Cricket Ceramics (1750-1977)

Published: 2023
Pages: 255
Author: Merchant, James
Publisher: Private
Rating: 4 stars

This book has much to commend it. Its author has a track record of publishing interesting and original items. It is lavishly produced, with hundreds of high quality illustrations. It is undoubtedly devoted to cricket as its subject matter and, to appeal to the collectors amongst us, comes in a signed and numbered of just one hundred copies.

Yet despite all that I was initially reticent about investing and, had I not been treated to a look at an early electronic version of the book I suspect I might not have done so. The reason is simple, in that I have never so much as considered purchasing a cricketing ceramic. Dropping any piece of memorabilia is a bad move, but at least with a book, and certainly with a booklet or other ephemeral publication, it is unlikely to cause too much damage. If, on the other hand, your Parian bust of WG hits the floor, the consequences are unthinkable.

But that doesn’t mean I am not interested in cricket ceramics. I am happy to wander round a museum, dealer’s showroom or the collection of a fellow addict and enjoy what I see, even if the desire to own similar items is not stimulated by the experience. A further factor with a book like this, which is so well illustrated, is that in many ways I now feel that I do own the items that are pictured, and do so without the stress of the constant worry when children, animals or clumsy adults are in the house of some terrible fate befalling us.

James Merchant’s celebration of the world of cricketing ceramics comprises more than fifty separate sections, each dealing with a particular object, set or group of items or a particular facet of ceramics. He begins with a sugar bowl produced in England in around 1750, in porcelain’s earliest days, and signs off in the 1970s after which, he candidly concedes; the material produced is neither good quality, nor of any value.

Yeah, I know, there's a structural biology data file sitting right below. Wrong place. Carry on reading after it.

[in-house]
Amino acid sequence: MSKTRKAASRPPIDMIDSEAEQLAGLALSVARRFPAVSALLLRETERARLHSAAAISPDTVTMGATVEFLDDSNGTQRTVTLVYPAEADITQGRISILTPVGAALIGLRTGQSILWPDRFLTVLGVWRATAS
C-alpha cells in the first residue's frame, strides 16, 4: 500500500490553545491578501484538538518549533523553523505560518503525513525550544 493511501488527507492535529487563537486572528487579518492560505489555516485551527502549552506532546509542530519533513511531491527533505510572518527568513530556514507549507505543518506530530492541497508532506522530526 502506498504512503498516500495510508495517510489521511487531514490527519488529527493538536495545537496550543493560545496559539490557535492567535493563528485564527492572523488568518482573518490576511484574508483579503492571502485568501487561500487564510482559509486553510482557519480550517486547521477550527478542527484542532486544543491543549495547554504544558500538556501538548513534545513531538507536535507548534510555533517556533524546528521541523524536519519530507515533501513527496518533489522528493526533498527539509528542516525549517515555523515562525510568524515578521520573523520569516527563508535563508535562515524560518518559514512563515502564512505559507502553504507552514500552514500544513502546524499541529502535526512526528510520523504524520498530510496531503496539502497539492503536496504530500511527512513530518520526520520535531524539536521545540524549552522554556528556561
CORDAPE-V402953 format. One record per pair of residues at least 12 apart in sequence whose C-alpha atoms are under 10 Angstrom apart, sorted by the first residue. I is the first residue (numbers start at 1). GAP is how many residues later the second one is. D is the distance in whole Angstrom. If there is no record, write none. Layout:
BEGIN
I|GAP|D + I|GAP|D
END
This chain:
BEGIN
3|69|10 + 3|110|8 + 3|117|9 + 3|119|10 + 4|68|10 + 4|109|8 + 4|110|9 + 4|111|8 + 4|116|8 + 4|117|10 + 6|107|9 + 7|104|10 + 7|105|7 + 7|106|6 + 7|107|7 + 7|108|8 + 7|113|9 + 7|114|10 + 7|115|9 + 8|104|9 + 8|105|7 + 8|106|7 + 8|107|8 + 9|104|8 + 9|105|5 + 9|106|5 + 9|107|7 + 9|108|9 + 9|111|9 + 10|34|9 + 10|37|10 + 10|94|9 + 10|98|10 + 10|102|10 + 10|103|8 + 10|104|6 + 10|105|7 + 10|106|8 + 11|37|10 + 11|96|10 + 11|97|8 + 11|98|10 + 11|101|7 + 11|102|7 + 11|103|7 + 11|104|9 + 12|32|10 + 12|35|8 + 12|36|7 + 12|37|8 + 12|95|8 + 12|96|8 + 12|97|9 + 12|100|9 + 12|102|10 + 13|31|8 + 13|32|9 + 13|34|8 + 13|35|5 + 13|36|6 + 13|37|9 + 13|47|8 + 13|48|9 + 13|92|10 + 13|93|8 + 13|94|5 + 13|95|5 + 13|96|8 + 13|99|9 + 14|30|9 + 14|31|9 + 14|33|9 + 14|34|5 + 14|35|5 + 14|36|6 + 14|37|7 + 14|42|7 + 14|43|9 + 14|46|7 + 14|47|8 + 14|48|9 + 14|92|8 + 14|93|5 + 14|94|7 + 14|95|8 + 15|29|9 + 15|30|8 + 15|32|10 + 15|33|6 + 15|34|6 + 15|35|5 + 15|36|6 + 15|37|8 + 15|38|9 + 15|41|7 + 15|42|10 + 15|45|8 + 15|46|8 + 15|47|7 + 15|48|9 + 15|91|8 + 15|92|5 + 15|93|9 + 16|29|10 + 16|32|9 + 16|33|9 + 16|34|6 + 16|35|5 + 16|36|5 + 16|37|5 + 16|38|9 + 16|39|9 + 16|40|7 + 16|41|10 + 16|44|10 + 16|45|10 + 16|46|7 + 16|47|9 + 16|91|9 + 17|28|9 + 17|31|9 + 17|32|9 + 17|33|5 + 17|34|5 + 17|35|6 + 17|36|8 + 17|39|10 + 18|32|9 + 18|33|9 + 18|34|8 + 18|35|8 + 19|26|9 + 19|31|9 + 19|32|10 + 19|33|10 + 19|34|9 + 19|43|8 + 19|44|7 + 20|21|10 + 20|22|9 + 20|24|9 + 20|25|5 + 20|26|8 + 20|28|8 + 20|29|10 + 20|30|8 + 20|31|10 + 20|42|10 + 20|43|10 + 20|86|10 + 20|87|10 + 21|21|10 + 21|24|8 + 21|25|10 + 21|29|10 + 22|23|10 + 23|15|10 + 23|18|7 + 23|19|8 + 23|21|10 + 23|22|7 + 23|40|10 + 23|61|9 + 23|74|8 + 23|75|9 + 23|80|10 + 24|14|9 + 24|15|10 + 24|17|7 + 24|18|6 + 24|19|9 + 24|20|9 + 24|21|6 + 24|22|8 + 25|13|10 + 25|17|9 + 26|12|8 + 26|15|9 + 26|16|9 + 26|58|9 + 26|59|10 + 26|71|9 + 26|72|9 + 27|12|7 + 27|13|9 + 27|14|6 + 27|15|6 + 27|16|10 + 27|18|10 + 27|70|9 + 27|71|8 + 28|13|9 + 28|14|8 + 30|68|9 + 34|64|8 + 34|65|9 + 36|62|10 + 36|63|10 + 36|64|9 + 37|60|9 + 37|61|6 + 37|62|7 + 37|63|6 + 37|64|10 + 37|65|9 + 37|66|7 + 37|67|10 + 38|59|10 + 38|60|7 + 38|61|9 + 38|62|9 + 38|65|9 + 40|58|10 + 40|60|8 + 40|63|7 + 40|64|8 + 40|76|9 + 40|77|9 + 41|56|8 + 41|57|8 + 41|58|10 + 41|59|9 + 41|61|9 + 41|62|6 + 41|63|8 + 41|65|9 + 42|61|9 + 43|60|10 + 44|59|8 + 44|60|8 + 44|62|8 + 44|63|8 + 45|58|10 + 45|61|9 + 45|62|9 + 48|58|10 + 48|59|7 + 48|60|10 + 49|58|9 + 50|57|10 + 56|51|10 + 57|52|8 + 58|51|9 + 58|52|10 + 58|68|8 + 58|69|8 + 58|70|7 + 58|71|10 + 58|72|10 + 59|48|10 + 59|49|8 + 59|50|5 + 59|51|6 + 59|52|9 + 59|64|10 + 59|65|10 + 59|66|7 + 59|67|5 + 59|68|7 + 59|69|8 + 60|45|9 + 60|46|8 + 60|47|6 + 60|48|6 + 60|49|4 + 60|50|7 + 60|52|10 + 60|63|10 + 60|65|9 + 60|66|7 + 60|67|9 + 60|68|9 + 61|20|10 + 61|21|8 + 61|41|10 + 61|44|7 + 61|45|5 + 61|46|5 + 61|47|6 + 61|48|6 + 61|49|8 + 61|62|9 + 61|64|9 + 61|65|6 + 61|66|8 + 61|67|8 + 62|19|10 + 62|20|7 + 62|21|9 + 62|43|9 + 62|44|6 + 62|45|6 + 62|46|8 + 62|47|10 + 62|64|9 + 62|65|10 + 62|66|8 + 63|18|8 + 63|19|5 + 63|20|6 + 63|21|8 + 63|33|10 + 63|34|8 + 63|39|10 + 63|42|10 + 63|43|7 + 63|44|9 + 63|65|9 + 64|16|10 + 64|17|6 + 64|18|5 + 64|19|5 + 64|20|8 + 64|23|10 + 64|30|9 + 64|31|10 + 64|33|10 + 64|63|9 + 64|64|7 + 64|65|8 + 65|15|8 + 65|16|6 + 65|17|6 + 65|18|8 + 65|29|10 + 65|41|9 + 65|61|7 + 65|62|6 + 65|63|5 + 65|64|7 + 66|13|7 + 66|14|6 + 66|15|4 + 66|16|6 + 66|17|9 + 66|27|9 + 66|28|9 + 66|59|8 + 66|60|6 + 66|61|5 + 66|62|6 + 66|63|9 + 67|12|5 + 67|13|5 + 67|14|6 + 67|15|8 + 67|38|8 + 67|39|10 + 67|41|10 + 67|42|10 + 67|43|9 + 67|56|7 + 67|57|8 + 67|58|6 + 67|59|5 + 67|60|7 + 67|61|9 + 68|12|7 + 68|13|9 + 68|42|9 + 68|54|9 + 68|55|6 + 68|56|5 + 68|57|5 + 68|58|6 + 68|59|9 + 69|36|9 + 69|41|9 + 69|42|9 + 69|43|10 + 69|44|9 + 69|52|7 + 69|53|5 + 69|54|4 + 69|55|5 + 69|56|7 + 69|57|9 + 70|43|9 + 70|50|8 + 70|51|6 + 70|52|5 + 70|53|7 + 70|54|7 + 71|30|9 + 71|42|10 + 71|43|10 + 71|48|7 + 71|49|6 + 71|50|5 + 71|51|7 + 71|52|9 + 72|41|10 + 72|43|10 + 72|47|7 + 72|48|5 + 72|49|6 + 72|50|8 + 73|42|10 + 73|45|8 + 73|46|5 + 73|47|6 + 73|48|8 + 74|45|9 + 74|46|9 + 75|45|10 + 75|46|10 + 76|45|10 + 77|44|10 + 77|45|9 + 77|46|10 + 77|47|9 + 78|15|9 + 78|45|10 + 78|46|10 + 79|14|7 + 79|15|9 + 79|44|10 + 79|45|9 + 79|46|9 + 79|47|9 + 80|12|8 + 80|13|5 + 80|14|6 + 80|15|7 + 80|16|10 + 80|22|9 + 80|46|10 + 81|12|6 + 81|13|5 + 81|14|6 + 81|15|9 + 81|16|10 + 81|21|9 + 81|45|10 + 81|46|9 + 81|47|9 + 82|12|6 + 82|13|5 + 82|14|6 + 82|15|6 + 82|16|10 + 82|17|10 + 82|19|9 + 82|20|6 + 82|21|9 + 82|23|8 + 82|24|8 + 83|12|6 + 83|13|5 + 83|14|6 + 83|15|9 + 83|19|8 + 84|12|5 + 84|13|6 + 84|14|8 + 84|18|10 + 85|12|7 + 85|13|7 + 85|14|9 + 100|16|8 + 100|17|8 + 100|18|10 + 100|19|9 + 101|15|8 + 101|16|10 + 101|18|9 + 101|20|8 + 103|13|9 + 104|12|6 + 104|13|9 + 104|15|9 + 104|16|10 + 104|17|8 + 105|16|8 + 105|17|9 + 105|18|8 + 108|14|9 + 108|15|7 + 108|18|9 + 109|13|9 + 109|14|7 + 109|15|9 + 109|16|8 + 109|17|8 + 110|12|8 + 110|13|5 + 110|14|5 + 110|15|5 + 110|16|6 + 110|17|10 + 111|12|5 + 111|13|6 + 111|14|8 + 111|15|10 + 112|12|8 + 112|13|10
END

Cricket Ceramics does not purport to be an exhaustive catalogue of what has been produced over the 227 year period it covers nor, I suspect could such a publication ever exist. But it does cover everything of historical importance that appeared over that time and, slightly to my surprise, there were quite a few that I had seen before, no doubt primarily in auction catalogues and magazine articles.

There was however just a single item featured that not only had I seen before, but I had also taken some interest in, that being a plate produced by Coalport to commemorate WG Grace’s hundredth First Class century.What I now understand are the origins of the project, and more importantly the details of the various versions of the plate that were produced. I have, of course, also now seen them all.

The distinctly niche subject matter and/or the substantial price the book carries will doubtless dissuade many from investing in Cricket Ceramics (1750-1977), but it is nonetheless a fascinating read for anyone who takes an interest in the subject. Most of the copies will already have doubtless been picked up by the cognoscenti, but there are a few available from Boundary Books in the UK, and from Roger Page in Australia.

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